Basic structure of triglycerides
3 Triglyceride Digestion
3.1 Intragastric Events
Several important steps in triglyceride digestion occur within the stomach . Lipase activity is readily detected in the gastric fluid, and in normal adult humans appears to account for 10–30 % of triglyceride hydrolysis. Lipase is produced in serous glands at the base of the tongue or in acinar cells in pharyngeal tissue, and the lipase is then swallowed along with the food bolus. Lingual lipase generating free fatty acids in the mouth and pharynx may play a role in gustatory fatty acid signaling (fatty acid taste). In humans, the lipase found in gastric fluid appears to originate mainly within chief cells of the gastric mucosa . Secretion of gastric lipase can be stimulated by cholinergic agents, gastrin , and possibly other gastrointestinal hormones such as cholecystokinin . Gastric lipase has a broad pH optimum (pH 2–6) and is resistant to pepsin and therefore active within the environment of the stomach. Gastric lipase emptied into the duodenum continues to be active within the environment of the small intestine , although pancreatic lipase is the enzyme responsible for most of the triglyceride hydrolysis (see below). Gastric lipase preferentially hydrolyzes the ester bond in the 3 position of triacylglycerol, generating mainly fatty acids and diglycerides.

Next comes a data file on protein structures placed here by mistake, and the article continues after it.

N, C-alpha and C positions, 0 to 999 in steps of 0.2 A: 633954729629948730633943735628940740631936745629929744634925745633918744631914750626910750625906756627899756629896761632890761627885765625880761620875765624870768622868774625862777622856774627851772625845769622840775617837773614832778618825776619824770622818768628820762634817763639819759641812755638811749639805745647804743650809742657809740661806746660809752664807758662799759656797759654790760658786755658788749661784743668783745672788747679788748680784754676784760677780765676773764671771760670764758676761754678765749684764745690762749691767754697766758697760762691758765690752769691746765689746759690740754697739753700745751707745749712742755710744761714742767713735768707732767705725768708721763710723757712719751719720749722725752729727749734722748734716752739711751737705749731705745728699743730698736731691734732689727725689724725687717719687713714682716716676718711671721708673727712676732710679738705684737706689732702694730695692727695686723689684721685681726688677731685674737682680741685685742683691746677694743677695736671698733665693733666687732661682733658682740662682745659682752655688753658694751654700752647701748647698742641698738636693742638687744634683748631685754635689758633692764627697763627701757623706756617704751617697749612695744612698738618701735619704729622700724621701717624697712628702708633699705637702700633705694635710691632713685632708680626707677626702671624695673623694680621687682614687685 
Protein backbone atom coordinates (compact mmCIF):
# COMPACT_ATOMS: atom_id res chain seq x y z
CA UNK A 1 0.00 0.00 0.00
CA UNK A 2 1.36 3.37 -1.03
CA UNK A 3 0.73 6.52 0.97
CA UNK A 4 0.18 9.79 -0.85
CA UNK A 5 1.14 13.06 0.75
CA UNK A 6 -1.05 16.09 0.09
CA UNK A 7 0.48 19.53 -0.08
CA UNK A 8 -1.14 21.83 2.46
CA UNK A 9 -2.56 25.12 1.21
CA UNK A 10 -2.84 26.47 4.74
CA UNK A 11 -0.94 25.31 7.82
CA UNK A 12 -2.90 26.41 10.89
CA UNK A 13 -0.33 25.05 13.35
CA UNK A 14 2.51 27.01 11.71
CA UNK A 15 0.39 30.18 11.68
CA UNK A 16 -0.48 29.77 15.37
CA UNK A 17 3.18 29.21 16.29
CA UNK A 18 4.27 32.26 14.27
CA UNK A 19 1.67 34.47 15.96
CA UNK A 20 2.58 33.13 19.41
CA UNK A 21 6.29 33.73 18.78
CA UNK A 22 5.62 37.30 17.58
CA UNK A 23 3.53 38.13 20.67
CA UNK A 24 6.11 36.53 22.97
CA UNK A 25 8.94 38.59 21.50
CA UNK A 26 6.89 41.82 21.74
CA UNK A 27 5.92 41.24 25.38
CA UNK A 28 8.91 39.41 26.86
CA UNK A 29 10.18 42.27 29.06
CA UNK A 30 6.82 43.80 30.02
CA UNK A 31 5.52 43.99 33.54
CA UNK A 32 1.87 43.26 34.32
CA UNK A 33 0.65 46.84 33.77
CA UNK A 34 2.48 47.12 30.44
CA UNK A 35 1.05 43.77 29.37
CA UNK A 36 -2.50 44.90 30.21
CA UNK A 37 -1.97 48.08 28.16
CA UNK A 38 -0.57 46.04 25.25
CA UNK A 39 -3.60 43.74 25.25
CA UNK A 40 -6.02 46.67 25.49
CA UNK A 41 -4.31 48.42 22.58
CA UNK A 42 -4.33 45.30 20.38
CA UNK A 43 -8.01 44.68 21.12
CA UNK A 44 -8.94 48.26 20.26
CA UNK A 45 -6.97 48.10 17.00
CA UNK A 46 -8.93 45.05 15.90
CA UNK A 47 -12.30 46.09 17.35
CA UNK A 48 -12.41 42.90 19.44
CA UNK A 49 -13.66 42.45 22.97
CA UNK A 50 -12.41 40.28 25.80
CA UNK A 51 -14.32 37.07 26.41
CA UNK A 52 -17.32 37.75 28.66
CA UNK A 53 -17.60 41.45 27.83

Within the stomach , there is acid-peptic digestion of the protein component of food lipoproteins and liberation of oil droplets. The churning action of gastric contractions against the closed pylorus results in the formation of an emulsion containing small lipid particles (less than 2 nm) that can then be emptied from the stomach into the duodenum. These small oil droplets with a large surface-to-volume ratio are the preferred substrate for the colipase –pancreatic lipase enzyme system that is responsible for the majority of triglyceride digestion in adults (see below).